Last week, I wrote on Twitter that I would review my favorite TNA match. Mick Foley vs. Ric Flair from TNA’s “Before the Glory” Impact show is my favorite TNA match. That may be somewhat of a surprise because it is not one of the greatest TNA matches. I haven’t seen many of the classic TNA matches, but even if I did, I think this match would still be my favorite TNA match. I love this match because I got to see two legends have one last great match. Foley is one of my favorite wrestlers of all-time. He is number two behind The Rock. Many people might say Foley’s last great match is his WrestleMania 22 match against Edge. Many people might say Foley’s last great match is the “I Quit” match he had with Flair at SummerSlam 2006. I say this match that I’m going to review is Foley’s last great match.
- This was a last man standing match and it happened at “Before the Glory” three days before the TNA Bound for Glory Pay-Per-View.
- According to The Internet Wrestling Database, this was Mick Foley’s final singles match.
- When this match happened, Foley was 45 years old and Flair was 61 years old.
- Foley said he experienced concussion-like symptoms following this match.
- Foley talked about this match during an interview with Drop-d.ie. Foley said, “It was a really cool match, it was really intense, it was way more than the sum of its parts, I might add, some people might look at it and say ‘he used the barbed-wire bat, he used a table, he used a barbed-wire board’, but when you saw the intensity and that we wrestled the entire four and a half minute break we were off TV, and that’s unheard of, there was really something about that match. You can’t just put something down on paper and say ‘let’s go out and do that’, there needs to be a special atmosphere for something like that to happen.”
- In an interview with The Sun, Foley said, “I was really happy with that last match I had with Ric Flair. If that turns out to be my last match ever that would be a really good way to go.”
- Foley talked to In Your Head! Wrestling in 2011 and said his TNA highlight was this match. Foley talked about this match being on TV and not the Bound for Glory PPV. Foley said, “I was glad it wasn’t on the Pay-Per-View. . . .The people are not in the habit of ordering [TNA’s] Pay-Per-Views. . . . A couple million saw it as opposed to tens of thousands. If I have one regret, it’s that they didn’t build that match up to be a bigger deal on TV. They had a video package all ready that they didn’t run because they were going long and one of the frustrating things was knowing that there was a lot of filler on that show and just saying why didn’t someone make the call to put the package in there, make that match as big a deal as it could be and just forget some of that stuff that you can see on any other week on TV.”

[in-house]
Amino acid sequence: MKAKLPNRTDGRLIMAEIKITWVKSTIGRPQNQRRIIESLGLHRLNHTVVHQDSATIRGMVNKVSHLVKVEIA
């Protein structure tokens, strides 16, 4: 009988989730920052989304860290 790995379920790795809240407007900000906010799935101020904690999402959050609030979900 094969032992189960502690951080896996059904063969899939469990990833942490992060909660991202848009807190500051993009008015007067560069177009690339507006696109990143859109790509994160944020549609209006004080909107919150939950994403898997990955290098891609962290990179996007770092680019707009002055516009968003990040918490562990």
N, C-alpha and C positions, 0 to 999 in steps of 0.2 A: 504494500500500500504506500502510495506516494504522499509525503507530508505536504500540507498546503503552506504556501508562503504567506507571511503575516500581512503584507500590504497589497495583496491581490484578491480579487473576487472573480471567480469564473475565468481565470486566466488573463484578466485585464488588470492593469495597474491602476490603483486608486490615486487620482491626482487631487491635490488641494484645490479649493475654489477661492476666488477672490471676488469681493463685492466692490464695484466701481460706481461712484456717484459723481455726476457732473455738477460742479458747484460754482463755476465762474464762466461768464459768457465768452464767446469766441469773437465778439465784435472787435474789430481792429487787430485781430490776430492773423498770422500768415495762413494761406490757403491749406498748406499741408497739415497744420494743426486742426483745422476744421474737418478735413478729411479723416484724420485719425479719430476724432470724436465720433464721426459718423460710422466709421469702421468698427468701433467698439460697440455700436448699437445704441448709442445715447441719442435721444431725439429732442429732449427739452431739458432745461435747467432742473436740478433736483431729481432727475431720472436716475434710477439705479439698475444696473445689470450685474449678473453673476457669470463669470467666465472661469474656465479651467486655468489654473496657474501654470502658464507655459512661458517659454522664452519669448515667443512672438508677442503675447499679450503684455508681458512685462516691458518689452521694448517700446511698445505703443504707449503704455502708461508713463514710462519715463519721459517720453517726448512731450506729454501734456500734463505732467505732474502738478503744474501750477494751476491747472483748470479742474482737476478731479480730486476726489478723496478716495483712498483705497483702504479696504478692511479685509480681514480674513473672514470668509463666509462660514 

- Ric Flair called Foley a “glorified stuntman” in his book, Ric Flair: To Be the Man. Flair wrote, “When I first started on the booking committee (in WCW), Foley was working as Cactus Jack and doing an angle where he was living in a homeless shelter. I admit it – I didn’t know what to do with a three hundred-pound guy living in a homeless shelter. It took P.T. Barnum, in the form of Vince McMahon, to take a guy whose claim to fame was his willingness to get thrown off a cage, turn him into Mankind, and make him into a champion. Foley has a cult following because of his contribution to hardcore wrestling. But hardcore is such a small part of the history of this business. When I was training, falling off a ladder was not a prerequisite to making it as a professional wrestler. Being fundamentally sound was. . . . I don’t care how many thumbtacks Mick Foley has fallen on, how many ladders he’s fallen off, how many continents he’s supposedly bled on, he’ll always be known as a glorified stuntman. Verne Gagne didn’t fall off a ladder. Dory Funk Jr. didn’t fall off a ladder. Neither did Wahoo, Steamboat, or Steve Austin. Terry Funk was a great worker before he started doing that. Kurt Angle, Shawn Michaels, and Chris Jericho can do it and maintain their reputations because they’re already respected as athletes. . . . I’m not saying that Mick Foley wasn’t a star, that he wasn’t a great attraction. But in my estimation, Mick Foley was not a great worker. He couldn’t punch. He couldn’t kick. . . . There’s a difference between being a great performer and being a guy – like Brutus Beefcake or the Ultimate Warrior – who became famous because he happened to be working for Vince. It’s the same with Foley. When he hasn’t been working for Vince, there’s been no demand for him whatsoever. He’s just another guy.” Flair’s comments were in response to Foley blaming Flair for not recognizing Foley’s full potential and writing in Have a Nice Day, “Ric Flair was every bit as bad on the booking side of things as he was great on the wrestling side of it.”